| Struck by an apple
Isaac Newton By James Gleick, Pantheon, $ 22.95
Subramanyan Chandrasekhar, the Nobel Prize-winning physicist, spent several years at the end of his life studying Philosophiae Naturalis Principia Mathematica, Isaac Newton’s magnum opus that laid the foundation of modern science. He was preparing to write an annotated version (eventually published as Newton’s Principia for the Common Reader) of the book. John Horgan, Scientific American’s prolific contributor, met Chandrasekhar at Chicago University since he was to write the scientist’s profile for the magazine. Horgan’s query as to how well his recent project was going did not receive an enthusiastic response from Chandrasekhar, who said that he wasn’t sure he wanted a preview of his forthcoming book. Horgan’s assurance that his two-page write-up wouldn’t rob Chandrasekhar’s labour of love of its limelight did irk, rather than comfort, Chandrasekhar. “You think you can summerise Homer’s Odyssey, or write about the Sistine Chapel, in two pages!” he snapped.
Chandrasekhar’s famous quip also applies to James Gleick’s biography of Newton. Before even starting to read it, one wonders whether 191 pocketbook-size pages (the rest of the 272-page title is devoted to notes, references, bibliography and index) are enough to capture the life and works of a genius who, as Chandrasekhar rightly reminded Horgan, was “not merely one of the two or three greatest scientists, but one of the two or three greatest intellects, ever, in any subject”. It’s not for nothing that this Cambridge don recently defeated Winston Churchill in the BBC’s “Greatest Briton” contest.
Gleick, a former New York Times reporter, is perhaps one of the top 10 science-writers today. His Chaos, an enchanting commentary on a long-dormant-yet-currently-trendy topic in science, made bestseller lists in 1987, at a time when A Brief History of Time was nowhere near the publishing horizon. Five years later, he earned widespread acclaim for Genius, a tome on the life and works of the maverick physicist, Richard Feynman. That an author of such credentials should find Newton’s life enticing is no surprise. Newton, writes Gleick, “was born into a world of darkness, obscurity and magic; led a strangely pure and obsessive life, lacking parents, lovers and friends; quarrelled bitterly with great men who crossed his path; veered at least once to the brink of madness; cloaked his work in secrecy; and yet discovered more of the essential core of human knowledge than anyone before or after.” What better subject for a biographer'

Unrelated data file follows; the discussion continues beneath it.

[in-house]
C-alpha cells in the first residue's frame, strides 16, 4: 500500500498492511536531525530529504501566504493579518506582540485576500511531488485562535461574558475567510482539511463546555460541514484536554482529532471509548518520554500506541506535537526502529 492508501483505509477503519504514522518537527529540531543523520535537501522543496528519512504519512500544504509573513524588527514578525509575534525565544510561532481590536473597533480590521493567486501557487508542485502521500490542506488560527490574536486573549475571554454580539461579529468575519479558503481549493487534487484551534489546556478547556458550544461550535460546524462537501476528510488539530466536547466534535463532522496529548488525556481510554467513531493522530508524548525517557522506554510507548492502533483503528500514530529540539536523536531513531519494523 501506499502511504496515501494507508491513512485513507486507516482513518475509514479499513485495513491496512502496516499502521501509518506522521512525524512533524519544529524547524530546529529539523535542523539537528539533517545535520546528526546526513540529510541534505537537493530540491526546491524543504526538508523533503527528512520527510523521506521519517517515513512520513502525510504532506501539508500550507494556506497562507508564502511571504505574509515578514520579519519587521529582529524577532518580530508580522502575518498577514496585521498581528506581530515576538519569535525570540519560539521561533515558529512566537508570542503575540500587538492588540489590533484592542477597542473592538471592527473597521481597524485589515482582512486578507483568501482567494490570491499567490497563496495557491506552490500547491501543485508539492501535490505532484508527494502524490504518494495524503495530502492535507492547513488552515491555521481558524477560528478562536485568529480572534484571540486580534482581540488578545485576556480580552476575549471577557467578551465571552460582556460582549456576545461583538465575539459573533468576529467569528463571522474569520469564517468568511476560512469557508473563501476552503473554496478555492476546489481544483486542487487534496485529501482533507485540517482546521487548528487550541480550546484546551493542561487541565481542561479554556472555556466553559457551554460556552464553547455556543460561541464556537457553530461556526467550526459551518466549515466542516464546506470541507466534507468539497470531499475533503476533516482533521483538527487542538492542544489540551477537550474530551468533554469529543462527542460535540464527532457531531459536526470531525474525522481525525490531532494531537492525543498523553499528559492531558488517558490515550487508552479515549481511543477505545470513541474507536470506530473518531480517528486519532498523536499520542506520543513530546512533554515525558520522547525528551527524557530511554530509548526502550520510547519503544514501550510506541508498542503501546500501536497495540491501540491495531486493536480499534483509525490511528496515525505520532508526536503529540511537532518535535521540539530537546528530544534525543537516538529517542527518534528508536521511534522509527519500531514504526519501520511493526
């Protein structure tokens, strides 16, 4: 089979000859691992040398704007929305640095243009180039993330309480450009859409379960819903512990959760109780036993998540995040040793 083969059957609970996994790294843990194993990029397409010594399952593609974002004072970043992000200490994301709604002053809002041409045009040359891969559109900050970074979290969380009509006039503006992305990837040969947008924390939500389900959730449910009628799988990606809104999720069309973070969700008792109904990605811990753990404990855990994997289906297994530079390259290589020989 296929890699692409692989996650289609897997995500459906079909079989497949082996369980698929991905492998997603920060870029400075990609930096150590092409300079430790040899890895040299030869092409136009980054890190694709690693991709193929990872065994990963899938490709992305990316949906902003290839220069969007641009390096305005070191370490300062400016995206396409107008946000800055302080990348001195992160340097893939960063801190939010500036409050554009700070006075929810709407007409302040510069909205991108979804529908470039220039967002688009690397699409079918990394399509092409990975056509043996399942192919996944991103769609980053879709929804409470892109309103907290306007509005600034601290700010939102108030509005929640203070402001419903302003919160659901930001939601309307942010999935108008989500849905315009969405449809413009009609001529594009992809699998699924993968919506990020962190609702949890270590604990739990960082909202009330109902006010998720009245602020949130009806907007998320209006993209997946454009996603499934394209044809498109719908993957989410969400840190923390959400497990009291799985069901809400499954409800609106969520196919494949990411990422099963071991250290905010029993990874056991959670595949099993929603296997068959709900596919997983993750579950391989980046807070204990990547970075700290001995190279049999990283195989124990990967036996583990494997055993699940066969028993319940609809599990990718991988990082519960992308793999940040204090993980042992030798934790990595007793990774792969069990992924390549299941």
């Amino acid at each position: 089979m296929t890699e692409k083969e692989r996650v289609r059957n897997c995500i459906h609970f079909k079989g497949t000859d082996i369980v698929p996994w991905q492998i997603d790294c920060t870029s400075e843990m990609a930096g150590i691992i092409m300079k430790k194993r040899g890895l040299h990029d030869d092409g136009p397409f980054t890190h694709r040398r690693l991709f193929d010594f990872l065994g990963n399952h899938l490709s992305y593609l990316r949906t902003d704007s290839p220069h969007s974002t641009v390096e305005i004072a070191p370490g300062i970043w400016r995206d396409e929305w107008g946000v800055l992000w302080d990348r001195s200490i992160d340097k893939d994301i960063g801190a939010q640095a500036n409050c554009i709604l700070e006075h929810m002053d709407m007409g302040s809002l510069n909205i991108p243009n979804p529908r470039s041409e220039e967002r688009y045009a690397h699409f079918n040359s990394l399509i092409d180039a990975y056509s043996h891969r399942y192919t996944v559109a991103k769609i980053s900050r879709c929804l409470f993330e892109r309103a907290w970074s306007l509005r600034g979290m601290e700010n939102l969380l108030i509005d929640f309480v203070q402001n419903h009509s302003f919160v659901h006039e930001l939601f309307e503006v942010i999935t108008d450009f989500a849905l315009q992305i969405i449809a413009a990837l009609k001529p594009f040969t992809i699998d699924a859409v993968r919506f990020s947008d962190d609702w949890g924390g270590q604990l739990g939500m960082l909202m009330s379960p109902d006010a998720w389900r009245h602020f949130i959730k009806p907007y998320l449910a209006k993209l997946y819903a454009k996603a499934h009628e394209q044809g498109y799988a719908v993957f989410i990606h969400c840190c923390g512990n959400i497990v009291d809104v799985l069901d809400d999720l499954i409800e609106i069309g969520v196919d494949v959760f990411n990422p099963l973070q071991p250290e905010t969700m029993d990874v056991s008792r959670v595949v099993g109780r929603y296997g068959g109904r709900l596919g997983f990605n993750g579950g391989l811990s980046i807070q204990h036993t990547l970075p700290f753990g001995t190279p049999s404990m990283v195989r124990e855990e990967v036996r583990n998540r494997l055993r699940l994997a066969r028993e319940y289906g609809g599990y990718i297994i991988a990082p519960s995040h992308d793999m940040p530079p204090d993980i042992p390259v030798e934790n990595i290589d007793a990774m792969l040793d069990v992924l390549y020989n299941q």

But the lure of a task is no guarantee of its successful completion. Richard Westfall, who toiled for 20 years to set the standard for a scholarly, scientific biography with Never at Rest, a 900-page saga on the life and works of Newton, offered a salutary warning to all who would accept the daunting challenge. “The more I have studied him, the more Newton has receded from me,” he wrote in the very first paragraph of the preface to his book, published in 1980. “The end result of my study of Newton has served to convince me that with him there is no measure…Only another Newton could hope fully to enter into his being, and the economy of the human enterprise is such that a second Newton would not devote himself to the biography of the first.”